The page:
This is the core myth at the center of the "Hall of Fame" — that its voting body can approximate public opinion. Since the advent of the sports Hall, that idea has shifted. The voting body, with its expertise, now supersedes public opinion. It's worth noting that the Hall of Fame for Great Americans never became an important American institution and it held its last election a decade before the Rock Hall started. People stopped showing up, and busts of its final inductees were never finished. It's a powerful reminder that these things are only as useful as their service to their public.
There were once smaller institutions that felt like correctives to the Rock Hall — alt-weeklies like The Village Voice, the pocket domains of indie music blogs and even TV and film that wasn't produced by the subjects. As they continue to disappear, there is an ever more urgent need to fight off the RRHoF's attempts to have the last word on what should matter, not simply for diversity's sake, but for the sake of open-mindedness and intrigue. As a counterculture has become paradigm, it's easy to see how the free-spirited ideals that govern classless ways of being can erode without accountability. The answer is not to create more Halls. After all, exclusion is at least half the point — not just being venerated but being separated from other artists by the velvet rope.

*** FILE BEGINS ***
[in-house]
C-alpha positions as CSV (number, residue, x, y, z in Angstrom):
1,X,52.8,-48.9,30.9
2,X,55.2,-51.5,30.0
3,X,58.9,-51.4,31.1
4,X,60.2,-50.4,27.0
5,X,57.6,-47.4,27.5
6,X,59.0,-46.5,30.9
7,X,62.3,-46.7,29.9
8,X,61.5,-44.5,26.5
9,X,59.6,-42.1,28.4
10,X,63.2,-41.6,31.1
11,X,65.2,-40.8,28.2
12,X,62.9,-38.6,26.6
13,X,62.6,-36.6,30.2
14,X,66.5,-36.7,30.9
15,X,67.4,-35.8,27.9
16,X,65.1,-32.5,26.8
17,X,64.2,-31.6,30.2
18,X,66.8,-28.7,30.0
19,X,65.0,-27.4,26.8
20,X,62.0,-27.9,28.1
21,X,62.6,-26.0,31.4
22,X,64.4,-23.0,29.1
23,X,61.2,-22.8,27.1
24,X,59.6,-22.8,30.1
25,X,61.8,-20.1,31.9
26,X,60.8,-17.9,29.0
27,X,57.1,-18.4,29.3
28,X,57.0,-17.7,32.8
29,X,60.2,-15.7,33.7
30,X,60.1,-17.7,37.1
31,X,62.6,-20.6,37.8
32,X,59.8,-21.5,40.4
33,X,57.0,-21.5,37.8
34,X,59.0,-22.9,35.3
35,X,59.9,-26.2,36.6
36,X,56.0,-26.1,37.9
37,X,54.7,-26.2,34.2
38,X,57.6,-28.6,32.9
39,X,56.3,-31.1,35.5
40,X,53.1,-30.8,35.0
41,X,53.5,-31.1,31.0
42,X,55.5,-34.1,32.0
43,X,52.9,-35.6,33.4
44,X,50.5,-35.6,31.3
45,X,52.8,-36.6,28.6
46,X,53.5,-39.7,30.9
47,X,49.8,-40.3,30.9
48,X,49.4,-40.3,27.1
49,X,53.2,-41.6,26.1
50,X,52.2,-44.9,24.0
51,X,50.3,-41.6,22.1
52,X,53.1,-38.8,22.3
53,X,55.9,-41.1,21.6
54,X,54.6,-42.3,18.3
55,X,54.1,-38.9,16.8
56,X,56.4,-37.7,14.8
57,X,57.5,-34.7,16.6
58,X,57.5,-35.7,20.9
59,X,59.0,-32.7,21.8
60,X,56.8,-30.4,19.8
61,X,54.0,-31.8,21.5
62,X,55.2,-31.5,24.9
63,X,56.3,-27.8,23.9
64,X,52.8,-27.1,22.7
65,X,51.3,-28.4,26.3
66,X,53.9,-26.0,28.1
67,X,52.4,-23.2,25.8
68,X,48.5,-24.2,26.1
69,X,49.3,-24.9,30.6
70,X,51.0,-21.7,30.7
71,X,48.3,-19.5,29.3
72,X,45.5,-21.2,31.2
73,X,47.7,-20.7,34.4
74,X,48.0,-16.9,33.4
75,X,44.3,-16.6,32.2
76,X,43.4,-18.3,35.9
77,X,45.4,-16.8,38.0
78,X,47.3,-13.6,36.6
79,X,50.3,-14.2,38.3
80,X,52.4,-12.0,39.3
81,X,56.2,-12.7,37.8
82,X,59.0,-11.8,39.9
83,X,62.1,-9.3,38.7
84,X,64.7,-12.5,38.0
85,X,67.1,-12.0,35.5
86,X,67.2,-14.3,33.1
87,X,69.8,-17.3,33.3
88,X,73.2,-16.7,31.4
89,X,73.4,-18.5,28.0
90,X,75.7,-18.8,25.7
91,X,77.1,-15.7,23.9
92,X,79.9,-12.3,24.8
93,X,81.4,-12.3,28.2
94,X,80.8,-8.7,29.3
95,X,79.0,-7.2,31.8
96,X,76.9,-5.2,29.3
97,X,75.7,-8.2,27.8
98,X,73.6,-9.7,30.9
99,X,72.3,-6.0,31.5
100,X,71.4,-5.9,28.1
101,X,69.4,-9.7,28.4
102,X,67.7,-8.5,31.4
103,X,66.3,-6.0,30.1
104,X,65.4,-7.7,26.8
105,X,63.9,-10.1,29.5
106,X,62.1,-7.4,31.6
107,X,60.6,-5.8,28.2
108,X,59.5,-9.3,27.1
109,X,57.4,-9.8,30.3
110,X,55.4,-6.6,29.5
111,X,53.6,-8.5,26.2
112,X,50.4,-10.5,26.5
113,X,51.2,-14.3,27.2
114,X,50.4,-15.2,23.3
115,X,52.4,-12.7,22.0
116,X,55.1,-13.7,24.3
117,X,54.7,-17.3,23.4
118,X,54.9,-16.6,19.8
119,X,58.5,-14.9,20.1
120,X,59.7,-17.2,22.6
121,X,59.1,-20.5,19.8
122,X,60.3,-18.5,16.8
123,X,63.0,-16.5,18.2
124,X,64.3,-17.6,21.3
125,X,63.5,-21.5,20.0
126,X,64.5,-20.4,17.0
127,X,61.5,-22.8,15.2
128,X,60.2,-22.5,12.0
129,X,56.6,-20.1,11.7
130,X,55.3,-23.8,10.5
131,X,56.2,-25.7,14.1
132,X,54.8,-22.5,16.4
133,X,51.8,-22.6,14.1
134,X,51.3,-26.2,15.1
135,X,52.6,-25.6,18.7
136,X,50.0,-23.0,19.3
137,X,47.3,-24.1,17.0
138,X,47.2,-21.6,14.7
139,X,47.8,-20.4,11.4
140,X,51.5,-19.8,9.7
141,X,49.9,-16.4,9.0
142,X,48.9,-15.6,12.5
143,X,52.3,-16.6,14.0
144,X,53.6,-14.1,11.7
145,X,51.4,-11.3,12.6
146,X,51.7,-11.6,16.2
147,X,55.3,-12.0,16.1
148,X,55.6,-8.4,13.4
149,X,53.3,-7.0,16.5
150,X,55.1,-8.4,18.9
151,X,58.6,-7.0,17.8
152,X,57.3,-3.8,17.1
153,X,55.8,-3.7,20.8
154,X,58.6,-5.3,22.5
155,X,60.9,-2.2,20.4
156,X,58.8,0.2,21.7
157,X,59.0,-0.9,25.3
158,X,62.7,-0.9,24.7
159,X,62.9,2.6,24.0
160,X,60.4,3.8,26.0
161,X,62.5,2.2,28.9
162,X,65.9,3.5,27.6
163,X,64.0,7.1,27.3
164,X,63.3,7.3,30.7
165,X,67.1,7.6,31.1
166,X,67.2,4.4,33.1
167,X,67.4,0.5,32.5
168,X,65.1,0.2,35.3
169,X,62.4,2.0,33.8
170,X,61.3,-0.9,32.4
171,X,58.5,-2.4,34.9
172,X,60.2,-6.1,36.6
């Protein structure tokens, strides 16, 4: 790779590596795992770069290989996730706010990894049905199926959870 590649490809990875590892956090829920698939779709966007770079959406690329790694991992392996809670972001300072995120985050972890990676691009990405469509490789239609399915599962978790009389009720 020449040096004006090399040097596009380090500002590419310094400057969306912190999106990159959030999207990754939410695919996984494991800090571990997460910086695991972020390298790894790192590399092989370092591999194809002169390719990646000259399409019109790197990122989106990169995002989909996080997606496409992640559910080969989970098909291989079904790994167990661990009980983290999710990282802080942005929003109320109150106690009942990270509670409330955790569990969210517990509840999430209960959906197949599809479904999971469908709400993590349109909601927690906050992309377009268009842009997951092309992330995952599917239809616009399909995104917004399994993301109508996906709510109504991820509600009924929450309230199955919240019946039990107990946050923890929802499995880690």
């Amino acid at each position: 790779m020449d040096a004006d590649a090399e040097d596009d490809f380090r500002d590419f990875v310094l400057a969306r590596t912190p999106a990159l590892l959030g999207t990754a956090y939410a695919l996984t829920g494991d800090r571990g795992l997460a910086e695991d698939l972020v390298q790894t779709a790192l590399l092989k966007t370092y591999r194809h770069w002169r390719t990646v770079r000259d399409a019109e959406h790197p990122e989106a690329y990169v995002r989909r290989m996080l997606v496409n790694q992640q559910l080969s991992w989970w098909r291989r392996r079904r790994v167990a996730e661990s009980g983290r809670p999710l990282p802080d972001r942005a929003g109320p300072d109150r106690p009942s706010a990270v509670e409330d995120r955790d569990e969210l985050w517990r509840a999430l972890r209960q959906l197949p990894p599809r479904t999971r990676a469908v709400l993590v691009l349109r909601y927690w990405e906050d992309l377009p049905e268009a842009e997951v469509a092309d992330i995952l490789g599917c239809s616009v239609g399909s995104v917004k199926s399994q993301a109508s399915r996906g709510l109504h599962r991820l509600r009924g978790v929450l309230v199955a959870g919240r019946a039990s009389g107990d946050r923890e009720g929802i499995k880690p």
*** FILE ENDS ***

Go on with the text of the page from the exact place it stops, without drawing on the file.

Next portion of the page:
Instead, we should think of preserving music history as a collective responsibility. Critic Richard Brodyrecently wrote, "The archive of the future is decentralized, crowdsourced." He's right. I look at theDance Music Archive, moves made tocache rap mixtapes online, and other attempts to represent not only impact but sprawl and not only "masters" but those thanklessly in service to communities. The Jann Wenners of the world shouldn't ever dictate what gets deemed important again.